The security guarantee provided by your family is limited to the guarantee amount. This means that the family guarantor is not required to pay the full loan amount to the lender, nor will they start making repayments on a new loan. Rather, if the borrower has issues with the loan repayment and it gets to a stage where the lender needs to recover the funds, the lender can and has the right to recover the guarantee amount from the guarantor.
A mortgage is established on the guarantor’s property as part of the guarantee loan process. Hence, limiting the options your parents would have if they were planning to sell their property. However, if parents are considering releasing equity for other acquisitions or helping siblings buy their own properties, it can be possible. All of this depends on the lender’s policy at the time of the mortgage agreement.
What are the eligibility requirements to be a guarantor?
When selecting a guarantor, you need to choose someone whom you can trust and someone who trusts you in return. Most borrowers turn to their family members, friends, or business associates when selecting a guarantor. However, a guarantor must satisfy certain requirements before a lender can approve them as a guarantor.
The guarantor eligibility requirements include but not limited to;
- Must be an Australian citizen or be an Australian permanent resident
- Have a good personal credit history
- Have a stable income and equity in their property
- Be above 18 years and not more than 65 as most lenders don’t accept retirees or older people as guarantors.
Who can be a guarantor?
A guarantor is a great way to help a friend or family member purchase their home sooner therefore in most cases, guarantors are limited to immediate family members, friends, or business associates. Usually, the guarantors are parents but can also be grandparents or siblings. Some lenders approve extended family members and also ex-spouses to serve as guarantors to a loan. However, “who can be your guarantor?” depends mostly on the choice of the lender.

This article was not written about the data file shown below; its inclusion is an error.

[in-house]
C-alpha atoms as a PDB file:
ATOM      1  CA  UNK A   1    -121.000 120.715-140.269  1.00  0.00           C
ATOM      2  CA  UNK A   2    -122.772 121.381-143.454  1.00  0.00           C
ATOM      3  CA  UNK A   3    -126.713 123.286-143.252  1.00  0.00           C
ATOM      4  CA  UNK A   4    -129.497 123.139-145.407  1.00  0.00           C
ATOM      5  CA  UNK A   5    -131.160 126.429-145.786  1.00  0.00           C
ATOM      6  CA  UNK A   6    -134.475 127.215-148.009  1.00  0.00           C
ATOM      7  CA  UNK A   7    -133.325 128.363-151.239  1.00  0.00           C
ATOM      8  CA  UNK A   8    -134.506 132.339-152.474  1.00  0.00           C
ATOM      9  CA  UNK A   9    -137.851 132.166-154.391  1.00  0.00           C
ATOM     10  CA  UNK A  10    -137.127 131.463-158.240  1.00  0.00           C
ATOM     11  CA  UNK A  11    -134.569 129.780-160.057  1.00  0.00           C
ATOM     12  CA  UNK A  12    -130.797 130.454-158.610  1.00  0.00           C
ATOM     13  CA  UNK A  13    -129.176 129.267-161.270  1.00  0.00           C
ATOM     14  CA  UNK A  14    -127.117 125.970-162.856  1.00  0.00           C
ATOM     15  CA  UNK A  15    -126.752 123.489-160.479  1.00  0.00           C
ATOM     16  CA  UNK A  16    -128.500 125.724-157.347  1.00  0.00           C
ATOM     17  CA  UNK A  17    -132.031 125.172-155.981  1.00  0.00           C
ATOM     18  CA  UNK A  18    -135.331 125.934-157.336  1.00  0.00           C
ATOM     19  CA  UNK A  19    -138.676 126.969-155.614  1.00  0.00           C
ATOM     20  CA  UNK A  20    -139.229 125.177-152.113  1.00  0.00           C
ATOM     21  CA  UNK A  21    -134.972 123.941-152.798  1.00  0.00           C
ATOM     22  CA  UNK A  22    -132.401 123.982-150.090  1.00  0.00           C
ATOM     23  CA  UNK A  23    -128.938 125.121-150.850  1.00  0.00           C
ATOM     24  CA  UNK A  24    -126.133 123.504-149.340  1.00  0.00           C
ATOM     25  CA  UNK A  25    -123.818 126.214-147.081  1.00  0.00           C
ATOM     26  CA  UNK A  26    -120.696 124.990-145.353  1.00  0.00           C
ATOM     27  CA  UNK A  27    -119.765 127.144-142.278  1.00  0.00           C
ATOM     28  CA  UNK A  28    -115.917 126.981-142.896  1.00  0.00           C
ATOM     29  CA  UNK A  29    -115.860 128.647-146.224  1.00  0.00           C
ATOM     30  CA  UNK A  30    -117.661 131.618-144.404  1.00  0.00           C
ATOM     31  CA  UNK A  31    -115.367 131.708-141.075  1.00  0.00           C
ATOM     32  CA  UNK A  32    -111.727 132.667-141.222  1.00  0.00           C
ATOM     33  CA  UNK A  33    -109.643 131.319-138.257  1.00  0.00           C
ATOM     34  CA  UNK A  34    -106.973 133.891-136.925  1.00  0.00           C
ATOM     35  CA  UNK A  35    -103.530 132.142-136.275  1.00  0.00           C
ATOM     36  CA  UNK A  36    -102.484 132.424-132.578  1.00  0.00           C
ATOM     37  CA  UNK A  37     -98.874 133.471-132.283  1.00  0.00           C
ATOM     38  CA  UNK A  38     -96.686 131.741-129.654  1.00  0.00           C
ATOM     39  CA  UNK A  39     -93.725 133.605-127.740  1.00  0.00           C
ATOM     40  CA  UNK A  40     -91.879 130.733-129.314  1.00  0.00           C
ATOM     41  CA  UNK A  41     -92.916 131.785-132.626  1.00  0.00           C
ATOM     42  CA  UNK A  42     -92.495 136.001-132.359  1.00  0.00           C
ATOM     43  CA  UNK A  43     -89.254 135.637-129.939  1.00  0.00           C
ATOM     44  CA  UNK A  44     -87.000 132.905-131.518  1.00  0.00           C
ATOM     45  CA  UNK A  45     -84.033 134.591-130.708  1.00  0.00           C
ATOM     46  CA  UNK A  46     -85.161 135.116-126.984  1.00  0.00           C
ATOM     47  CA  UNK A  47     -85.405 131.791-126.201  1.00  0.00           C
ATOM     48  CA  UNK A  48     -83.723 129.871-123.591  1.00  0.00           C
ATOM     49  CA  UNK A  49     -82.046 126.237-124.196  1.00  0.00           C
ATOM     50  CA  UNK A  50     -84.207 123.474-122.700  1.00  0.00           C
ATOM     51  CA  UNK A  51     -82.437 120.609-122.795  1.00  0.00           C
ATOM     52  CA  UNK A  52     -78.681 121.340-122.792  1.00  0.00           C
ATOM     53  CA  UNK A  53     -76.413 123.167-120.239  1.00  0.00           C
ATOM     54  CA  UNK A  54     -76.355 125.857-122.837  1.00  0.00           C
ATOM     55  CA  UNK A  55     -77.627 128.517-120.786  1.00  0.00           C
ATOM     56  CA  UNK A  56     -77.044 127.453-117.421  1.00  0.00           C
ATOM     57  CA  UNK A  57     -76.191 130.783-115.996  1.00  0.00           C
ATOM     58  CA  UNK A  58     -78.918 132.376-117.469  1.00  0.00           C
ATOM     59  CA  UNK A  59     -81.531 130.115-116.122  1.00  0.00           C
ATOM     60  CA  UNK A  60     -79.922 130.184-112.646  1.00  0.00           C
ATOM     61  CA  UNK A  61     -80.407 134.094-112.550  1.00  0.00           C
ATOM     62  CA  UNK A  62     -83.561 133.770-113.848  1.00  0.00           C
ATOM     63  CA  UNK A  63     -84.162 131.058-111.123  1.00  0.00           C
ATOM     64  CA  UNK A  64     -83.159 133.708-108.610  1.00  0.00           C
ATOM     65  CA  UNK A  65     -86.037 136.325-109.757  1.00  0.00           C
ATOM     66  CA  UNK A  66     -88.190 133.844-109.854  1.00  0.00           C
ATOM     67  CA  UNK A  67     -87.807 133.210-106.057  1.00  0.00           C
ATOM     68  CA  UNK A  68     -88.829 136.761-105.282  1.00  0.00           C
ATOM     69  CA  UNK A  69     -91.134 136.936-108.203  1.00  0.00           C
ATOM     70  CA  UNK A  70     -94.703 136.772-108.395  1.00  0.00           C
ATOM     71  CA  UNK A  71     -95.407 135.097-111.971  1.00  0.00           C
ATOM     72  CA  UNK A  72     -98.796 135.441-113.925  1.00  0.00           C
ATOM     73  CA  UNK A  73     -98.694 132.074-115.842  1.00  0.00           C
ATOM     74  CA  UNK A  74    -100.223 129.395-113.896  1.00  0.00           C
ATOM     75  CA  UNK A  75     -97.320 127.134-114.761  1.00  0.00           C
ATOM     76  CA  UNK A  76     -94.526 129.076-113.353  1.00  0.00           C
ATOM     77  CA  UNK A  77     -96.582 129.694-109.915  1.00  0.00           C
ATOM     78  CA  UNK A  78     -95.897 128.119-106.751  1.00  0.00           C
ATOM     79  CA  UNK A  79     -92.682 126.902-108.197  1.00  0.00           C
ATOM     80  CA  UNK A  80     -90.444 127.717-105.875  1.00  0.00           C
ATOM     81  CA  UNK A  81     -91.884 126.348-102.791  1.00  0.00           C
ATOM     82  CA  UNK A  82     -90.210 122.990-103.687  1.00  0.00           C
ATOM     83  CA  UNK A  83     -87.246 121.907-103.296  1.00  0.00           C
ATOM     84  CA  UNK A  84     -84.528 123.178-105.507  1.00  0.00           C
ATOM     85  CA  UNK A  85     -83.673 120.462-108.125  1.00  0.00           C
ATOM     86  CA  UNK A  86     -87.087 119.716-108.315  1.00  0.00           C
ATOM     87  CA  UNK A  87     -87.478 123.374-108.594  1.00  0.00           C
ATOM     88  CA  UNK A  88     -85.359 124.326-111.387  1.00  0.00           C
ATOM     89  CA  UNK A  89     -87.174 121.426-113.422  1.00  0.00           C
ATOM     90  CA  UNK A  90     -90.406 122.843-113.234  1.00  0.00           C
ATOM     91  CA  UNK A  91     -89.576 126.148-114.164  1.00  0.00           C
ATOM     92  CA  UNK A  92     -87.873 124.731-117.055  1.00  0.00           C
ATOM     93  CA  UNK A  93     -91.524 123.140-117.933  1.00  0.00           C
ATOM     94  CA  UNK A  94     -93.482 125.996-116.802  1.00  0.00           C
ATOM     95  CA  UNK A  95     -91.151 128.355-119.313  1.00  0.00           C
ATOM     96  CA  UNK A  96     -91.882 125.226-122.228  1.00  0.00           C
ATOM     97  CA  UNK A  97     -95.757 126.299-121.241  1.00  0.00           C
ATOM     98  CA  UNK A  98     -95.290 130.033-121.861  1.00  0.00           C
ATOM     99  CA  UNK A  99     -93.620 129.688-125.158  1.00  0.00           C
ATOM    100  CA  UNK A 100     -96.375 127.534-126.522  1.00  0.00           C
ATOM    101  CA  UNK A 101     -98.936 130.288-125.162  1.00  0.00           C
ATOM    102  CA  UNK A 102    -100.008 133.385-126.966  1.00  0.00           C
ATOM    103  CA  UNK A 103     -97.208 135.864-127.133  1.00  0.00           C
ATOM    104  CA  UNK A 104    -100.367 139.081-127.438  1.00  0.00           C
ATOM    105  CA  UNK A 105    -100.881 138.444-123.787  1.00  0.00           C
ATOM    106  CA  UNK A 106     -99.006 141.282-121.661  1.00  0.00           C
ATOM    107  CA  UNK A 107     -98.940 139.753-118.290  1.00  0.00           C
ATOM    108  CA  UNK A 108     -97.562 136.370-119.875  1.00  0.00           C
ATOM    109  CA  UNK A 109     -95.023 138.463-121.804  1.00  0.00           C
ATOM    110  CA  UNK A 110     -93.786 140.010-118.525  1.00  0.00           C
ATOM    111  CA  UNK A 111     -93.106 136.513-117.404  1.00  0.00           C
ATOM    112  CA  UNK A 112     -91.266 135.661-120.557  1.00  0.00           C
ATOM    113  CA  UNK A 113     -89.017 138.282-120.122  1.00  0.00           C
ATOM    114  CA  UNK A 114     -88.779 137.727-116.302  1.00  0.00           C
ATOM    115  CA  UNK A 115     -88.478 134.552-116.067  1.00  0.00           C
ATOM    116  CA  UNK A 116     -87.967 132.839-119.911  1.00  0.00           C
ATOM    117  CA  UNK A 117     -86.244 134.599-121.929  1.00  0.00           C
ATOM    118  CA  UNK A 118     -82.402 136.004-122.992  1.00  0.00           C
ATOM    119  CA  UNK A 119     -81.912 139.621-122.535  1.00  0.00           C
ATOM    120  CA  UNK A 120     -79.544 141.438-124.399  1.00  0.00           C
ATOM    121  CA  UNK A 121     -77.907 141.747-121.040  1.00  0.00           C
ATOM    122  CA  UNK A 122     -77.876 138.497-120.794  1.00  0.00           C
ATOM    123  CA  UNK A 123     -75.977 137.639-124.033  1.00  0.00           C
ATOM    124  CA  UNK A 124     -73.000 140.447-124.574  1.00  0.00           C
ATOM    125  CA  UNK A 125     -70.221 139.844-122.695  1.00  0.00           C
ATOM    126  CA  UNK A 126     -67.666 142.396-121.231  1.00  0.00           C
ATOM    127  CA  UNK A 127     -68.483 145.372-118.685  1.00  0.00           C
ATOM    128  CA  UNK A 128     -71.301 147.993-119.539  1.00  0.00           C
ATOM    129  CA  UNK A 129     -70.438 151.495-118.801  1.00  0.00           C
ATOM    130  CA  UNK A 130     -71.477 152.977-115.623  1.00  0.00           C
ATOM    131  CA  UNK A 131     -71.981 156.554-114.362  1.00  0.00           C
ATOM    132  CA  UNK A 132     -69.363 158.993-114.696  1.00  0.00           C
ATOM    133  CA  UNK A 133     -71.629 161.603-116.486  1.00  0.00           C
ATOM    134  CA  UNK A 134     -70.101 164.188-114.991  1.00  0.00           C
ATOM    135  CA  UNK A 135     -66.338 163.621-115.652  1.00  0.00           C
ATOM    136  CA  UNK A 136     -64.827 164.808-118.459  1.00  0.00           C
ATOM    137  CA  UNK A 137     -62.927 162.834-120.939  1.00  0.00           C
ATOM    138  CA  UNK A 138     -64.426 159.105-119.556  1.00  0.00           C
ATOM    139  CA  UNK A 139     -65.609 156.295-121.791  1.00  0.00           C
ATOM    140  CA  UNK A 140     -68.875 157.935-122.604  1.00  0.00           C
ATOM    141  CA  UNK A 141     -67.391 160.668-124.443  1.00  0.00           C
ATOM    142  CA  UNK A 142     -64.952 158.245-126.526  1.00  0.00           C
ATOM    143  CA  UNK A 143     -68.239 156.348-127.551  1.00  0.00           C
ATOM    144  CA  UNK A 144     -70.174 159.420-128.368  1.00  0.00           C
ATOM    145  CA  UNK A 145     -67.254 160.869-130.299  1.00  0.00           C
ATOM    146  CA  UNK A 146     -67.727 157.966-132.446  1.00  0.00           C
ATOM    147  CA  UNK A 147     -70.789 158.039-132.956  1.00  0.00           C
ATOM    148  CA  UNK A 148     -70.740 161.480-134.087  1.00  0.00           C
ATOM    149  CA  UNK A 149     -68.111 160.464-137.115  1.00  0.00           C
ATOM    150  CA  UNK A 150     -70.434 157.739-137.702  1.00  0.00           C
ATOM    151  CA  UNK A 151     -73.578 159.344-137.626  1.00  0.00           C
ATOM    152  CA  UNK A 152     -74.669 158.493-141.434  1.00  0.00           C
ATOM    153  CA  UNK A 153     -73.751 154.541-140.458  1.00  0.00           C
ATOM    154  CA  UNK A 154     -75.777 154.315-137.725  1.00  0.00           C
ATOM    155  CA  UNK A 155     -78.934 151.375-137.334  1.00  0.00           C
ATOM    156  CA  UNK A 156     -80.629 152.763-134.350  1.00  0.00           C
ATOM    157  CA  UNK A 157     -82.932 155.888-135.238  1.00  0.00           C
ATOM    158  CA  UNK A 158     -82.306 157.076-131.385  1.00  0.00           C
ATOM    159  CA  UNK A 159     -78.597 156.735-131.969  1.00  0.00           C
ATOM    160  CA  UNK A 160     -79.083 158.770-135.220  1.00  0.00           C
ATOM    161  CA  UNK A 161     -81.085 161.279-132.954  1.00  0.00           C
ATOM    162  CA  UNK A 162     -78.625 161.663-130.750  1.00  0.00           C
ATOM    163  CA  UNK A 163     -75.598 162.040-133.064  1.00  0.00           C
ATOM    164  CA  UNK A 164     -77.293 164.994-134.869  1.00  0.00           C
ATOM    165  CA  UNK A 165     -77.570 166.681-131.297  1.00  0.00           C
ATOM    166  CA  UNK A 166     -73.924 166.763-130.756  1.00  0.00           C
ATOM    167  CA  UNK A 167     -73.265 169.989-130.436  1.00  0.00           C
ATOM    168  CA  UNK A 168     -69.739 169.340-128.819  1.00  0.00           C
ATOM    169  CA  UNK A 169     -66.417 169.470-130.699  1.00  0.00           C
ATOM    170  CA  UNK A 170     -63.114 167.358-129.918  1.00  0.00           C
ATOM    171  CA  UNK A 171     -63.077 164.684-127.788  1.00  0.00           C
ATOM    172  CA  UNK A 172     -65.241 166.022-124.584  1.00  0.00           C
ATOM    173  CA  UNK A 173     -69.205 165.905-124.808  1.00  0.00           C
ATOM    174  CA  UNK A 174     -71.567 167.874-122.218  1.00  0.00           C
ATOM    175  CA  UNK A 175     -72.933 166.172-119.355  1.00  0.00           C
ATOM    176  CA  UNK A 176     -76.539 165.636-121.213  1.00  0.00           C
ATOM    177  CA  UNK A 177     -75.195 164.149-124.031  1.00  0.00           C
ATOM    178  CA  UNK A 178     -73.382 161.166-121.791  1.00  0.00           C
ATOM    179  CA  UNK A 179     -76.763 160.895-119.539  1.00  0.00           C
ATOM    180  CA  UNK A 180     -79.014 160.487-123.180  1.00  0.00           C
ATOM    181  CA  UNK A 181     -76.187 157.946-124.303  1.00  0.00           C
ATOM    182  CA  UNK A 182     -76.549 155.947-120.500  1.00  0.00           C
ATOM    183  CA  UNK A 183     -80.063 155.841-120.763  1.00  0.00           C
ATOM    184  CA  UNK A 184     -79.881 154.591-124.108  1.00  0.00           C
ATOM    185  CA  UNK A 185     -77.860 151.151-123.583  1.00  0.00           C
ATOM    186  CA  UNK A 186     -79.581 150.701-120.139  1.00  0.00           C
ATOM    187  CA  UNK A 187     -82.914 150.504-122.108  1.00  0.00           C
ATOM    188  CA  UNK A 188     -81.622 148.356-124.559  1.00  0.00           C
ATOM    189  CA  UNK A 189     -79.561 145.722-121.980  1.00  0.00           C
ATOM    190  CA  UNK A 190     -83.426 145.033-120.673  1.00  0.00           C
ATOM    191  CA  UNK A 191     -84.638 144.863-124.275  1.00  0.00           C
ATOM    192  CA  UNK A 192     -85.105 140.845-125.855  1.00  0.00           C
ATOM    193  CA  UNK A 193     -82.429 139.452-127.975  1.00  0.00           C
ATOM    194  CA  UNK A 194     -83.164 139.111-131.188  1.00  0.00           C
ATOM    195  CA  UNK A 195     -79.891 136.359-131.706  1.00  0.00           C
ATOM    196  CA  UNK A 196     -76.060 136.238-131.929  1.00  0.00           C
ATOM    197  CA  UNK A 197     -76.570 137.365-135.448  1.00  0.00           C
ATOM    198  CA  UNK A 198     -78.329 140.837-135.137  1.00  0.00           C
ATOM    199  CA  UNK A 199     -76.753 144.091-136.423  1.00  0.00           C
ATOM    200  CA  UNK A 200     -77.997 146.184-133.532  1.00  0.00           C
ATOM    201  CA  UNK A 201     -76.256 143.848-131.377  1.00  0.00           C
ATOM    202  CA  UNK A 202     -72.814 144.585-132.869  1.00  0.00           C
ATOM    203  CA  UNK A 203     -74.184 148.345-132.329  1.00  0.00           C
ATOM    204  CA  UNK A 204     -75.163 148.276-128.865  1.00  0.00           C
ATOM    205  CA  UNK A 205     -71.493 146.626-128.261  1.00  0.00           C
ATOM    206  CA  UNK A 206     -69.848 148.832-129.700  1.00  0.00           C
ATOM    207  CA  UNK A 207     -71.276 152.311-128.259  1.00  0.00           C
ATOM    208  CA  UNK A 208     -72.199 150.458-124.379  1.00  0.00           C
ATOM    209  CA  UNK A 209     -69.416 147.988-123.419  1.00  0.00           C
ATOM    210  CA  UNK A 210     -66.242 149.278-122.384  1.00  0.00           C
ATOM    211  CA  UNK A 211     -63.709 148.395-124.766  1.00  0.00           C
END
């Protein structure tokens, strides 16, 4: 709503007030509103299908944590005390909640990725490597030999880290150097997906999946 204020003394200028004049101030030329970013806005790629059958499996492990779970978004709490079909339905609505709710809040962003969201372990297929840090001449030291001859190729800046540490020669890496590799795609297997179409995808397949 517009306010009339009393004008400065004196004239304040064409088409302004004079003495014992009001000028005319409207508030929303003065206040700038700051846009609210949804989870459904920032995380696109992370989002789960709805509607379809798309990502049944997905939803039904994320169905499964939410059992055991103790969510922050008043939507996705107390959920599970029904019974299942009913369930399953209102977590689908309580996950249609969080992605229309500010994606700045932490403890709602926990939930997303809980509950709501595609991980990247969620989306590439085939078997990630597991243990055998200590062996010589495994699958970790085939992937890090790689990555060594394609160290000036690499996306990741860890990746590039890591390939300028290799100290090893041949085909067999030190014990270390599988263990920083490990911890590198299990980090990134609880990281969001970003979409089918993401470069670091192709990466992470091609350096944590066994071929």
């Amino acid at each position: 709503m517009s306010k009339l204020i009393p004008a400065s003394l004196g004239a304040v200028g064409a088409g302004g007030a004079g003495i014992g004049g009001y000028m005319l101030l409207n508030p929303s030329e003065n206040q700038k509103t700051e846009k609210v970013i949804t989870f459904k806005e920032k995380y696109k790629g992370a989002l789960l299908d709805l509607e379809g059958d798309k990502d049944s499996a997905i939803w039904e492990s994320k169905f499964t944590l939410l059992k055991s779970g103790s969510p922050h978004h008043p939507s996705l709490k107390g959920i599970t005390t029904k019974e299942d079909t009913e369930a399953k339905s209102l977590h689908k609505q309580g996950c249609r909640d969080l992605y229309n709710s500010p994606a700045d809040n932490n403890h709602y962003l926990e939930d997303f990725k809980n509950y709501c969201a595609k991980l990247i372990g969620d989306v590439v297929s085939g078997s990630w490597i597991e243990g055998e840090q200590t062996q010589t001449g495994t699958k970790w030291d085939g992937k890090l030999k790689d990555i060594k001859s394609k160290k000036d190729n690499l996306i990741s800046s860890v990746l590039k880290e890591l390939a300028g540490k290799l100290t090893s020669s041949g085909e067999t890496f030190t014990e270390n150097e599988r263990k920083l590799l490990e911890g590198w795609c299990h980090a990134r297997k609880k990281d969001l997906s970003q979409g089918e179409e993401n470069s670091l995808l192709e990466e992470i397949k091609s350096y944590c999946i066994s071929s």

How do Guarantor Loans work?
Guarantor loan requirements
There are certain guarantor obligations and guarantor requirements needed before you can access this type of loan. They include:
- The guarantor age must be over 18 years and in some cases guarantor age limit will be 65 years old
- Must have enough equity in the property
- Some lenders may ask for the guarantor to have a stable source of income
- Must be an Australian citizen or be a permanent resident of Australia
- Must have excellent personal credit ratings. As such, the lender will like to see a credit check is done on the guarantor to confirm their credit standing.
- The guarantor needs to provide documents showing that they can pay off the loan, or the amount they guarantee. Some of the accepted documents can include proof of equity and bank statements.
Will a guarantor home loan cost more?
The guarantor home loans could cost more compare to a loan with deposit. It may have some fees and charges associated with it. When you use a guarantor loan to avoid paying LMI instead of saving up a deposit, then the mortgage could end up costing you more in the end. The main reason is due to paying interest on a higher amount of loan compared to say, a 20% deposit with a loan of 80% LVR.
What if my parents have an existing mortgage on their house?
Your parents can still serve as your guarantors even if they have a home loan, as long as they have sufficient equity. Some lenders can still obtain a guarantee on their properties using a second mortgage. However, keep in mind, the guarantor needs to declare all the loans on their property. The loans may include both commercial and residential loans. Failure to declare the existing loans might lead to rejection of your application before settlement.
Are you able to sell your house if you are a guarantor?
As a guarantor, you should understand the risks you are assuming when you agree to help someone buy a home. Thus, before you sign the guarantor agreement, keep in mind that you might not be able to sell your property or access a mortgage on it. Essentially it may mean that you may have to delay your goals of selling your property as it may not be possible as long as you are a guarantor.
To be able to release the guarantor, if your current loan balance is over 80% LVR (loan to value ratio), find out if you can increase your savings to cover the remaining funds to bring the loan balance to 80% LVR. Alternatively, you contact Blutin Finance – mortgage broker in Melbourne and we can order a valuation from different lenders to find out the value of your property and ultimately working out the right LVR.